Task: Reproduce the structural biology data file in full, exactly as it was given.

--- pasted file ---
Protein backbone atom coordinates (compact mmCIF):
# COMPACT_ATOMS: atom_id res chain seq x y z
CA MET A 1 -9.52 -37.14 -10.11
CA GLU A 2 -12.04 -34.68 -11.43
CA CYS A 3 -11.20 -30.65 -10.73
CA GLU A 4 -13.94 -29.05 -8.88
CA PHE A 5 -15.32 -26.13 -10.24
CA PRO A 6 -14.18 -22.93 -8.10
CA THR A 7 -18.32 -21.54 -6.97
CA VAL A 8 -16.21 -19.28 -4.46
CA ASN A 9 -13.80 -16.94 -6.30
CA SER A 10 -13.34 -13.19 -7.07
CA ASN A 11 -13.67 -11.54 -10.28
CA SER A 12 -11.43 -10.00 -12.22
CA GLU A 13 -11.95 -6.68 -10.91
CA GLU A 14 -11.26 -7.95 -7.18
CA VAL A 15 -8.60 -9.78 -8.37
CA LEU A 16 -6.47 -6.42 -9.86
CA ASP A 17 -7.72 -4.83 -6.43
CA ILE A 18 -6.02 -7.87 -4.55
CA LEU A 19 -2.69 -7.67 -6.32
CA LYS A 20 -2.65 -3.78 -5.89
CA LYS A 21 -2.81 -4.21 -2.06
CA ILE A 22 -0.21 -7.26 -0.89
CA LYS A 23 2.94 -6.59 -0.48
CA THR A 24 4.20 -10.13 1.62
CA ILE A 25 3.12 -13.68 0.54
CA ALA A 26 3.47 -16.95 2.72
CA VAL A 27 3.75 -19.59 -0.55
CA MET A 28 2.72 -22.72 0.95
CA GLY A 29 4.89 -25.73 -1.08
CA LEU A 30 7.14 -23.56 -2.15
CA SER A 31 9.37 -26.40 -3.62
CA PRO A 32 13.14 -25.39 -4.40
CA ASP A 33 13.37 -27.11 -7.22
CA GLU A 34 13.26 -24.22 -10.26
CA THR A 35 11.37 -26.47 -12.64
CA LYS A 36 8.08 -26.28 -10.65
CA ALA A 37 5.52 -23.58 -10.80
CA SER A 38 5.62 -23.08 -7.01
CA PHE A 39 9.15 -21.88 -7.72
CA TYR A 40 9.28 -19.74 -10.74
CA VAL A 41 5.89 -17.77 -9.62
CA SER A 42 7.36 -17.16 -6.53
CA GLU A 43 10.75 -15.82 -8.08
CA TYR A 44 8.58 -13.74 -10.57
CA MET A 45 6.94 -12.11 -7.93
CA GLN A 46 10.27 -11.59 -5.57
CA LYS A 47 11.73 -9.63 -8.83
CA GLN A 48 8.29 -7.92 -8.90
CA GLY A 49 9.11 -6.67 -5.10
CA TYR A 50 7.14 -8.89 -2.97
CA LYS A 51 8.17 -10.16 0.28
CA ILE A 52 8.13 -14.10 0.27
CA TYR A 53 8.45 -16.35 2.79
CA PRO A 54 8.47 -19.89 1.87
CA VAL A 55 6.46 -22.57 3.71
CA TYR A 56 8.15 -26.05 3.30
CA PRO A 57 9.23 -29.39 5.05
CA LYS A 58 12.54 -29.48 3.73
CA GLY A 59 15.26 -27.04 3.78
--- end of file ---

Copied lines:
Protein backbone atom coordinates (compact mmCIF):
# COMPACT_ATOMS: atom_id res chain seq x y z
CA MET A 1 -9.52 -37.14 -10.11
CA GLU A 2 -12.04 -34.68 -11.43
CA CYS A 3 -11.20 -30.65 -10.73
CA GLU A 4 -13.94 -29.05 -8.88
CA PHE A 5 -15.32 -26.13 -10.24
CA PRO A 6 -14.18 -22.93 -8.10
CA THR A 7 -18.32 -21.54 -6.97
CA VAL A 8 -16.21 -19.28 -4.46
CA ASN A 9 -13.80 -16.94 -6.30
CA SER A 10 -13.34 -13.19 -7.07
CA ASN A 11 -13.67 -11.54 -10.28
CA SER A 12 -11.43 -10.00 -12.22
CA GLU A 13 -11.95 -6.68 -10.91
CA GLU A 14 -11.26 -7.95 -7.18
CA VAL A 15 -8.60 -9.78 -8.37
CA LEU A 16 -6.47 -6.42 -9.86
CA ASP A 17 -7.72 -4.83 -6.43
CA ILE A 18 -6.02 -7.87 -4.55
CA LEU A 19 -2.69 -7.67 -6.32
CA LYS A 20 -2.65 -3.78 -5.89
CA LYS A 21 -2.81 -4.21 -2.06
CA ILE A 22 -0.21 -7.26 -0.89
CA LYS A 23 2.94 -6.59 -0.48
CA THR A 24 4.20 -10.13 1.62
CA ILE A 25 3.12 -13.68 0.54
CA ALA A 26 3.47 -16.95 2.72
CA VAL A 27 3.75 -19.59 -0.55
CA MET A 28 2.72 -22.72 0.95
CA GLY A 29 4.89 -25.73 -1.08
CA LEU A 30 7.14 -23.56 -2.15
CA SER A 31 9.37 -26.40 -3.62
CA PRO A 32 13.14 -25.39 -4.40
CA ASP A 33 13.37 -27.11 -7.22
CA GLU A 34 13.26 -24.22 -10.26
CA THR A 35 11.37 -26.47 -12.64
CA LYS A 36 8.08 -26.28 -10.65
CA ALA A 37 5.52 -23.58 -10.80
CA SER A 38 5.62 -23.08 -7.01
CA PHE A 39 9.15 -21.88 -7.72
CA TYR A 40 9.28 -19.74 -10.74
CA VAL A 41 5.89 -17.77 -9.62
CA SER A 42 7.36 -17.16 -6.53
CA GLU A 43 10.75 -15.82 -8.08
CA TYR A 44 8.58 -13.74 -10.57
CA MET A 45 6.94 -12.11 -7.93
CA GLN A 46 10.27 -11.59 -5.57
CA LYS A 47 11.73 -9.63 -8.83
CA GLN A 48 8.29 -7.92 -8.90
CA GLY A 49 9.11 -6.67 -5.10
CA TYR A 50 7.14 -8.89 -2.97
CA LYS A 51 8.17 -10.16 0.28
CA ILE A 52 8.13 -14.10 0.27
CA TYR A 53 8.45 -16.35 2.79
CA PRO A 54 8.47 -19.89 1.87
CA VAL A 55 6.46 -22.57 3.71
CA TYR A 56 8.15 -26.05 3.30
CA PRO A 57 9.23 -29.39 5.05
CA LYS A 58 12.54 -29.48 3.73
CA GLY A 59 15.26 -27.04 3.78